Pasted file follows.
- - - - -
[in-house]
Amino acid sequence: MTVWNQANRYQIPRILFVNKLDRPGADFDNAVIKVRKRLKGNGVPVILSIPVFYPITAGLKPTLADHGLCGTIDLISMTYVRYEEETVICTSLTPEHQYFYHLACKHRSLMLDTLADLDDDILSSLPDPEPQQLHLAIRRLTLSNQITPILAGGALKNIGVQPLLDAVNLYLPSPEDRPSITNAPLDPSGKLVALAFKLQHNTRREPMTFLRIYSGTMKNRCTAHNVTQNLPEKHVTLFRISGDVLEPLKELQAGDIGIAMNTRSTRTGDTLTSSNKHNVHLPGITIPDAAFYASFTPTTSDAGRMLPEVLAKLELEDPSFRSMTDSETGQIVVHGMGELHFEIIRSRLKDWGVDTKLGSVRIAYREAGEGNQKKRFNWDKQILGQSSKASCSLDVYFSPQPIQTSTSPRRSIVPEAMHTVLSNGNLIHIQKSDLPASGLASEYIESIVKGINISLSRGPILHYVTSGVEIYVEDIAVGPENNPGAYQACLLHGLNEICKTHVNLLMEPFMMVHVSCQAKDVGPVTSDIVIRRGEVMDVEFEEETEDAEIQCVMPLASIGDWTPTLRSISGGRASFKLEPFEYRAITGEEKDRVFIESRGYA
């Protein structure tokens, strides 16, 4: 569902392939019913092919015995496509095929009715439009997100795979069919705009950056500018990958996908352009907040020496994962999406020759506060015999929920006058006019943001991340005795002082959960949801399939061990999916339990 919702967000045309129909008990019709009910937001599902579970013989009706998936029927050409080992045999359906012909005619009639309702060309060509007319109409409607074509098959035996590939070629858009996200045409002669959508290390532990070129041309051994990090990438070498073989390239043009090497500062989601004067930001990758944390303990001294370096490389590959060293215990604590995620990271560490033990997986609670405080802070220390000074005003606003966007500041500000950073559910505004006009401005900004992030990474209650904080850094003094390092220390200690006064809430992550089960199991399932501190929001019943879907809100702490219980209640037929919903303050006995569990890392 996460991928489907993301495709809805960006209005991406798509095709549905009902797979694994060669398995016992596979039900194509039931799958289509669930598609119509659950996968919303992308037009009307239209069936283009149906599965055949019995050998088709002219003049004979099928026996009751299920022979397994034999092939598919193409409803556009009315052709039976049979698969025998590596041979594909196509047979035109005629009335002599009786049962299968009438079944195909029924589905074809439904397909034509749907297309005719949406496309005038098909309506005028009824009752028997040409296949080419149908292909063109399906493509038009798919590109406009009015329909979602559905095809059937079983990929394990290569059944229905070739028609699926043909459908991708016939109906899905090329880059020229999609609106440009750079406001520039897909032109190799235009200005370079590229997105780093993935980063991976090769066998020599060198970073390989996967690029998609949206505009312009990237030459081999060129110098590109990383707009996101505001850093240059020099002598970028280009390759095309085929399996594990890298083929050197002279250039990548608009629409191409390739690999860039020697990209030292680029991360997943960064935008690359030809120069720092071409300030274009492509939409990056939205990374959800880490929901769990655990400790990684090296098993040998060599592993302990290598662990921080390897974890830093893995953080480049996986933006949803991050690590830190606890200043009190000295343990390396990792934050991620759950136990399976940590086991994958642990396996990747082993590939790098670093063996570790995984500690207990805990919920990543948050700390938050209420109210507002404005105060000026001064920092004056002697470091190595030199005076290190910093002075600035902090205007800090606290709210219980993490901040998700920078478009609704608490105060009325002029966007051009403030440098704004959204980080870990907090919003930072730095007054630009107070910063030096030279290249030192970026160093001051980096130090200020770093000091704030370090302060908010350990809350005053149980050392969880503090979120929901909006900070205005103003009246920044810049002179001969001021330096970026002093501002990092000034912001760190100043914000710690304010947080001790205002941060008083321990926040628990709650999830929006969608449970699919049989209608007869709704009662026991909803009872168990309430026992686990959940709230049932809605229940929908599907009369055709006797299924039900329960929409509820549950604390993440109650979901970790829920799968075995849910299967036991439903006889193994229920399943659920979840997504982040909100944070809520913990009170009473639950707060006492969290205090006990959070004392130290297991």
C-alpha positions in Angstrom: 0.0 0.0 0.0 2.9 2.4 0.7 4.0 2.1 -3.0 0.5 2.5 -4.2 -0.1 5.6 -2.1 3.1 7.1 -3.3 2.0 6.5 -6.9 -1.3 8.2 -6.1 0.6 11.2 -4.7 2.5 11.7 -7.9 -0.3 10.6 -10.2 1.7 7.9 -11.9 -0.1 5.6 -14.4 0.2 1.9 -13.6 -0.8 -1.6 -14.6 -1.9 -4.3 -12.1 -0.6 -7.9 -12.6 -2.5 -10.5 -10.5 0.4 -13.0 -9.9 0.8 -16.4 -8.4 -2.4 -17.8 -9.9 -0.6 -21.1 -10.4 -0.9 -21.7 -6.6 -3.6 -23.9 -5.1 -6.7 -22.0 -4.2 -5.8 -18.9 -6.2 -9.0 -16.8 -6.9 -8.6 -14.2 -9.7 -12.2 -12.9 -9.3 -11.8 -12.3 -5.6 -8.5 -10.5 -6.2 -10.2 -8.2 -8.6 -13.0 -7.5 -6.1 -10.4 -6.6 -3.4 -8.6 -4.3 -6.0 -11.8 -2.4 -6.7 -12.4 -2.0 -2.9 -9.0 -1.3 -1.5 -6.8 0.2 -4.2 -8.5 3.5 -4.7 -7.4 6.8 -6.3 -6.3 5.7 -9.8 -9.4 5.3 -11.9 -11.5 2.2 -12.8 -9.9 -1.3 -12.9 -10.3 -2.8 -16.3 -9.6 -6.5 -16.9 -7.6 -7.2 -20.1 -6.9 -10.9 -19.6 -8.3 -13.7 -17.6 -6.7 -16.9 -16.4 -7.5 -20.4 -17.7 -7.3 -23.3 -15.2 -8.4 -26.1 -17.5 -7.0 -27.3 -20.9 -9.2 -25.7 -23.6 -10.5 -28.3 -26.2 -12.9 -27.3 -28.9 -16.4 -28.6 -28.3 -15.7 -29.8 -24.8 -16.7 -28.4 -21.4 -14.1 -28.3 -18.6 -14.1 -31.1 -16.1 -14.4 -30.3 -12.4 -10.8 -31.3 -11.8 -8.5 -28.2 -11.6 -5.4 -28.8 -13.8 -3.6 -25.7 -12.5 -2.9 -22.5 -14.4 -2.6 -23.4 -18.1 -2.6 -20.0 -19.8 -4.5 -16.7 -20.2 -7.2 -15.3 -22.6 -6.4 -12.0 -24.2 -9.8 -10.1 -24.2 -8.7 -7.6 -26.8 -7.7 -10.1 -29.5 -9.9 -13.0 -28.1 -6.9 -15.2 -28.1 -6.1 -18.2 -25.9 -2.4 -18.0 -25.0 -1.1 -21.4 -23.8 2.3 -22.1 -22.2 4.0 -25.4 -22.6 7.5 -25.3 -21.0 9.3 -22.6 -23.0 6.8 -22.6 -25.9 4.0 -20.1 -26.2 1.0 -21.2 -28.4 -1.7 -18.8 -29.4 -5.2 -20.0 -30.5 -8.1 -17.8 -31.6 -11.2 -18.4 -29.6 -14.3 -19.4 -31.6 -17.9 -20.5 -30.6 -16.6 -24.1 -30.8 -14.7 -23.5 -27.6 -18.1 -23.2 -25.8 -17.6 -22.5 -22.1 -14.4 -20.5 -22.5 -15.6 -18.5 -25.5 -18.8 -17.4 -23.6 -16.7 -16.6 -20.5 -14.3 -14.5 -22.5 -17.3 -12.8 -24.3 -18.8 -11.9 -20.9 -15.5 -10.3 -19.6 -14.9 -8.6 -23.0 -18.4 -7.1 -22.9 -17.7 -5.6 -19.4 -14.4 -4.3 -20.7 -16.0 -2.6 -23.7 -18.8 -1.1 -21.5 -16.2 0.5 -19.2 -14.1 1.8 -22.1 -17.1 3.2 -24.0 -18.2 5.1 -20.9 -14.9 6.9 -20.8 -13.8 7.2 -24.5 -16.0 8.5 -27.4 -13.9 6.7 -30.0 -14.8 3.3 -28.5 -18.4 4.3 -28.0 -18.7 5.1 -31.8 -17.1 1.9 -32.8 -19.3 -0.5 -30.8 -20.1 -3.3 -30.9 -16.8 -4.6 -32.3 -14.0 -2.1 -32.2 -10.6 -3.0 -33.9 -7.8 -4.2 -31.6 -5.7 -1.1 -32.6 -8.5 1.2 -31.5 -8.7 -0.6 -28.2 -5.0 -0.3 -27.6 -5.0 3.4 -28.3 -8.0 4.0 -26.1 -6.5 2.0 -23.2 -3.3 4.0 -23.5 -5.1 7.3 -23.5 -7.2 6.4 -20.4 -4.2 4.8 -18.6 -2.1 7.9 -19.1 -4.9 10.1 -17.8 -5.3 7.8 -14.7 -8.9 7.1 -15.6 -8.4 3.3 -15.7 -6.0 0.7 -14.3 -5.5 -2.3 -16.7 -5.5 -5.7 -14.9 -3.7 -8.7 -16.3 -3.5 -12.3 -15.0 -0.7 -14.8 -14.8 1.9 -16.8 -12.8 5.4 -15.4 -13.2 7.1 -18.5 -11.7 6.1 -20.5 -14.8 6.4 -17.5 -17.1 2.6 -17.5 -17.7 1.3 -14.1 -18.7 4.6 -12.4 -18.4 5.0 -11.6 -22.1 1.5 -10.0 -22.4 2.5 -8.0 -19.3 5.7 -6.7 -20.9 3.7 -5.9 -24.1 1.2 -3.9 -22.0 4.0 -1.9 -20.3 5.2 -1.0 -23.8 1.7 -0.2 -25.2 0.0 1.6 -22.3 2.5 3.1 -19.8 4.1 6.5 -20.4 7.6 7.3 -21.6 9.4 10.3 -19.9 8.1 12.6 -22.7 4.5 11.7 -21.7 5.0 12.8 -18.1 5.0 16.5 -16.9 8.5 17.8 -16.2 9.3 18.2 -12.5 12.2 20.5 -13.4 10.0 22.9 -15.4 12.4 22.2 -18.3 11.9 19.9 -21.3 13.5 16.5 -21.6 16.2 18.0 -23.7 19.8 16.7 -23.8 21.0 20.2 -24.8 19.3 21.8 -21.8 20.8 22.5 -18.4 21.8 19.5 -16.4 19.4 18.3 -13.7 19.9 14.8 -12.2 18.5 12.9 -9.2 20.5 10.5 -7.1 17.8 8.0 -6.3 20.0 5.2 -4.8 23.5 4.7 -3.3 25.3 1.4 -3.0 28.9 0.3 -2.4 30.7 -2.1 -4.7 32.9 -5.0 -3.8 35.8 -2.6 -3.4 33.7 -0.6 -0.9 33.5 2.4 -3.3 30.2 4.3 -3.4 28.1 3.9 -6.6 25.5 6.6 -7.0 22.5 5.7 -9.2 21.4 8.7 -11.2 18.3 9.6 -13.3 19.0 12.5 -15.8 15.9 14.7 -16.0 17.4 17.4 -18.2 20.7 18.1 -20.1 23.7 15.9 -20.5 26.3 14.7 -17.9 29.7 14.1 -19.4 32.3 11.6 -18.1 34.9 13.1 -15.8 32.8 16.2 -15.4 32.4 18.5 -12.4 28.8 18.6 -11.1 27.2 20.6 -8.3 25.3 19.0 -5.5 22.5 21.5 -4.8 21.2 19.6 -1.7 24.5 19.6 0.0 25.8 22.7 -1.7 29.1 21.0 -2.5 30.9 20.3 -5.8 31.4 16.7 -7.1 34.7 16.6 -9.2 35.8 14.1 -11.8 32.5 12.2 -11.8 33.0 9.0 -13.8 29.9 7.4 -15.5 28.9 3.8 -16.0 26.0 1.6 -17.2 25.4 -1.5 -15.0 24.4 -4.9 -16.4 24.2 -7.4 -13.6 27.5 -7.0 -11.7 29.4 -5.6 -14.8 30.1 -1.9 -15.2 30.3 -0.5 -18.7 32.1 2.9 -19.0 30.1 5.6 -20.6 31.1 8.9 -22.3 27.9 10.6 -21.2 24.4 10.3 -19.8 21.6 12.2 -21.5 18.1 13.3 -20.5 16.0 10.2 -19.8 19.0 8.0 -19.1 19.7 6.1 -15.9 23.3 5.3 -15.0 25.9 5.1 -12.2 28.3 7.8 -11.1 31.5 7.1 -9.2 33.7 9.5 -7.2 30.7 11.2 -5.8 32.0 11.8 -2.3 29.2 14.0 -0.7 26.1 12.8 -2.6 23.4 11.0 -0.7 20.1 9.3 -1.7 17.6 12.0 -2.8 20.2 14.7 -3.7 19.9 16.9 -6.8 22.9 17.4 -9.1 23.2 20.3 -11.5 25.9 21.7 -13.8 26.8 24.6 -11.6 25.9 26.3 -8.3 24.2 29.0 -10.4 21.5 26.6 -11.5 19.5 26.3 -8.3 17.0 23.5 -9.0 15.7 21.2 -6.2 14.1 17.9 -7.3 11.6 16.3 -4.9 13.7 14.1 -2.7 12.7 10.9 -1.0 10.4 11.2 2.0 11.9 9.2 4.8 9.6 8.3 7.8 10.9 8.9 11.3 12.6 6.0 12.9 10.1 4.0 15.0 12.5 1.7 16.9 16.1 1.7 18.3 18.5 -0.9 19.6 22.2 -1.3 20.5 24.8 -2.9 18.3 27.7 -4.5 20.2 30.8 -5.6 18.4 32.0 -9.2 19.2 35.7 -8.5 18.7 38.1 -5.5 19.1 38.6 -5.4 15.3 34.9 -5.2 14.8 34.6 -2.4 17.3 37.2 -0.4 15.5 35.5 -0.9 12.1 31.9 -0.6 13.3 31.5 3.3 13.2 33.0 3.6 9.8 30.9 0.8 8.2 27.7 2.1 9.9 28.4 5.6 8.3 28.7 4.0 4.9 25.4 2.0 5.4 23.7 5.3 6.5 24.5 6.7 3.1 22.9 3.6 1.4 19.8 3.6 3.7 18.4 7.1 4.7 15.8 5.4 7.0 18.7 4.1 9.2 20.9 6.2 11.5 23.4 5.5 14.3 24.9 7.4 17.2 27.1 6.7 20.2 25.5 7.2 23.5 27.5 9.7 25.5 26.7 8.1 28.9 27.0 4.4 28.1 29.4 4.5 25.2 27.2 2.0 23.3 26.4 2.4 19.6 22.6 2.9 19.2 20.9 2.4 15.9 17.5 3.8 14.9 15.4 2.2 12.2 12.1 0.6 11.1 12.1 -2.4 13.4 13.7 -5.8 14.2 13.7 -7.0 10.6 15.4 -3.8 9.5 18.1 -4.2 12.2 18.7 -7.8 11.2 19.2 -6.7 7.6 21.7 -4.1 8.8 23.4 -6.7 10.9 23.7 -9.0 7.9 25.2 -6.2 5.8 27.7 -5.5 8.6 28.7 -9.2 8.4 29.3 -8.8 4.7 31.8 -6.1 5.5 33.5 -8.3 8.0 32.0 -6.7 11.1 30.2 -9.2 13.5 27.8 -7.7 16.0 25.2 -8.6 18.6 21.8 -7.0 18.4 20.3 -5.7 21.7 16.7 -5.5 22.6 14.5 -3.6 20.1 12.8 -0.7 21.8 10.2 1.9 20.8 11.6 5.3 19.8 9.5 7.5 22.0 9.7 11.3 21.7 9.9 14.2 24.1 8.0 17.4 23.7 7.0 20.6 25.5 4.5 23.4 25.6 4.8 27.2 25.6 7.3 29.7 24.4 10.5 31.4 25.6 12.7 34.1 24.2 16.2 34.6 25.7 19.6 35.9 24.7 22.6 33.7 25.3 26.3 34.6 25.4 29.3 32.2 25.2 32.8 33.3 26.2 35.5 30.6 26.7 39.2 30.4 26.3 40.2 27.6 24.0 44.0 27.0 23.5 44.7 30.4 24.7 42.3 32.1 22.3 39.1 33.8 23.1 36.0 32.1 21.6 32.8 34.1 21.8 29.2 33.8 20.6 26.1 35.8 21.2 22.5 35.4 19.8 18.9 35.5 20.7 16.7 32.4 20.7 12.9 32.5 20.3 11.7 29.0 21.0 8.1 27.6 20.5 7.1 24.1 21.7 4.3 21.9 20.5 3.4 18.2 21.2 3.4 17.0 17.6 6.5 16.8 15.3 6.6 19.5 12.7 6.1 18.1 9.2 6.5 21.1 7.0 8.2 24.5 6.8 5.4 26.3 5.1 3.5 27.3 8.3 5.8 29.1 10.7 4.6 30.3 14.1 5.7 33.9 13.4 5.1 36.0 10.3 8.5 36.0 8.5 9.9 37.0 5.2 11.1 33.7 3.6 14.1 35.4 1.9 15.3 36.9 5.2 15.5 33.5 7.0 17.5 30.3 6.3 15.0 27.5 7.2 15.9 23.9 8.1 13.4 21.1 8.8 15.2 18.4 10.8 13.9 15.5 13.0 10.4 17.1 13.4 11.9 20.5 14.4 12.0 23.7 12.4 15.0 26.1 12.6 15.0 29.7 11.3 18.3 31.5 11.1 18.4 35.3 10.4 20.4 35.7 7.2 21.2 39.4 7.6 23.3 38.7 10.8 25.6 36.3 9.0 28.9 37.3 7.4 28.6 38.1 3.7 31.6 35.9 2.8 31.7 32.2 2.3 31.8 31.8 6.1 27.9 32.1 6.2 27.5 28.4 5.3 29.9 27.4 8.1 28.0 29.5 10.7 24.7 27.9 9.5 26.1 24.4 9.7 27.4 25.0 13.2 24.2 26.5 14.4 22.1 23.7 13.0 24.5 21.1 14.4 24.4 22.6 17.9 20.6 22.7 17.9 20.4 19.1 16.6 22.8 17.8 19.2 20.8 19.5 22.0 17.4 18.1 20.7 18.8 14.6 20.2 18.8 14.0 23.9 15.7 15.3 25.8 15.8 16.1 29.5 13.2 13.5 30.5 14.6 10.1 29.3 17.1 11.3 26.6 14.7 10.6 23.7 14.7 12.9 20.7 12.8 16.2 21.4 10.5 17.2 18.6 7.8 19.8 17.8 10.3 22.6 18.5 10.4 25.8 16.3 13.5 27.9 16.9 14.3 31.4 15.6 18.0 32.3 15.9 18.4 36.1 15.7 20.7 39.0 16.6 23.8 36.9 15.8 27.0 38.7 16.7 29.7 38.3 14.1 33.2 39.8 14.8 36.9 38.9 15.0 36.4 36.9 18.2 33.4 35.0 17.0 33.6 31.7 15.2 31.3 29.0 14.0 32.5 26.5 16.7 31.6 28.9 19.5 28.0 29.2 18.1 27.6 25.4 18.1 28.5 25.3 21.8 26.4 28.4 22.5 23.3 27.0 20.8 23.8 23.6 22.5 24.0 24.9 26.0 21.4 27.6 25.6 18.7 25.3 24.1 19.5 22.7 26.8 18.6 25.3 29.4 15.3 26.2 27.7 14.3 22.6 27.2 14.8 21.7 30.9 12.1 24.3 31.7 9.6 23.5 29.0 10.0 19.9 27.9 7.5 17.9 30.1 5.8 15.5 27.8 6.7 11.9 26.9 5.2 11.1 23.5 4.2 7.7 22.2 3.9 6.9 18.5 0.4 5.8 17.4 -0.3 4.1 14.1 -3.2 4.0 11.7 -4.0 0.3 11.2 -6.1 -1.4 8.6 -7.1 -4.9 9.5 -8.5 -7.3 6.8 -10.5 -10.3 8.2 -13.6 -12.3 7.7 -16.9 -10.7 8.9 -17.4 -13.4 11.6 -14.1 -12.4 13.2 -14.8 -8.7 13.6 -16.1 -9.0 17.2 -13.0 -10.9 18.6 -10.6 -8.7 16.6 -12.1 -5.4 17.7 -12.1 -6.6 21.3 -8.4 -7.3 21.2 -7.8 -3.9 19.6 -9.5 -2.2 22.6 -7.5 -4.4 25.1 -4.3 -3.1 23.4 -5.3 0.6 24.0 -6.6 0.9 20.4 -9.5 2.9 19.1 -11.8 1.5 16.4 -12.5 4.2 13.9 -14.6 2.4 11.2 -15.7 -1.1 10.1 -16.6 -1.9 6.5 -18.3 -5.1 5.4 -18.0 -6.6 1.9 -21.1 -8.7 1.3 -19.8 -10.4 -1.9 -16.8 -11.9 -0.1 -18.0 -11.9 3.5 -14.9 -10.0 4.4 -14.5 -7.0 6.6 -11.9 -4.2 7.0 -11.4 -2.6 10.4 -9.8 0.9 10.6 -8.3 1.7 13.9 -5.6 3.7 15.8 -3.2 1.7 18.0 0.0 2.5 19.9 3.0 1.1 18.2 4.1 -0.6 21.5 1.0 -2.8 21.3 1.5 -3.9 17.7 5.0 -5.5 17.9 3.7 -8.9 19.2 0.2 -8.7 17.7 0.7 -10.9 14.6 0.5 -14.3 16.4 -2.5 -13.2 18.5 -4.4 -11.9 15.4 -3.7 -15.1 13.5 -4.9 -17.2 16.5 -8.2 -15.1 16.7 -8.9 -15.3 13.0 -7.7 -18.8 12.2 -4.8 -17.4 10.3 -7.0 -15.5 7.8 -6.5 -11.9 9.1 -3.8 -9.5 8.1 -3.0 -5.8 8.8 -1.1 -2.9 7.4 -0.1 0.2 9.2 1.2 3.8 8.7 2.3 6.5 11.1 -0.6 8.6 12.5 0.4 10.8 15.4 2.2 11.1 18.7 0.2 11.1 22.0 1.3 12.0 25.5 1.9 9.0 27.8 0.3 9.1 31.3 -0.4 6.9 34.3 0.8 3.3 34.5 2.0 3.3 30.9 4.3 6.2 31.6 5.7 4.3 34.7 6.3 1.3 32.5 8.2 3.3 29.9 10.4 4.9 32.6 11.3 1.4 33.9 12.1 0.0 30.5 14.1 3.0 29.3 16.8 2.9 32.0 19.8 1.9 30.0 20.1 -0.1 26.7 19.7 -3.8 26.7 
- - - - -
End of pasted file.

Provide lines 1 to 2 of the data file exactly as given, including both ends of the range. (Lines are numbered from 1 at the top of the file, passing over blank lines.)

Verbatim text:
[in-house]
Amino acid sequence: MTVWNQANRYQIPRILFVNKLDRPGADFDNAVIKVRKRLKGNGVPVILSIPVFYPITAGLKPTLADHGLCGTIDLISMTYVRYEEETVICTSLTPEHQYFYHLACKHRSLMLDTLADLDDDILSSLPDPEPQQLHLAIRRLTLSNQITPILAGGALKNIGVQPLLDAVNLYLPSPEDRPSITNAPLDPSGKLVALAFKLQHNTRREPMTFLRIYSGTMKNRCTAHNVTQNLPEKHVTLFRISGDVLEPLKELQAGDIGIAMNTRSTRTGDTLTSSNKHNVHLPGITIPDAAFYASFTPTTSDAGRMLPEVLAKLELEDPSFRSMTDSETGQIVVHGMGELHFEIIRSRLKDWGVDTKLGSVRIAYREAGEGNQKKRFNWDKQILGQSSKASCSLDVYFSPQPIQTSTSPRRSIVPEAMHTVLSNGNLIHIQKSDLPASGLASEYIESIVKGINISLSRGPILHYVTSGVEIYVEDIAVGPENNPGAYQACLLHGLNEICKTHVNLLMEPFMMVHVSCQAKDVGPVTSDIVIRRGEVMDVEFEEETEDAEIQCVMPLASIGDWTPTLRSISGGRASFKLEPFEYRAITGEEKDRVFIESRGYA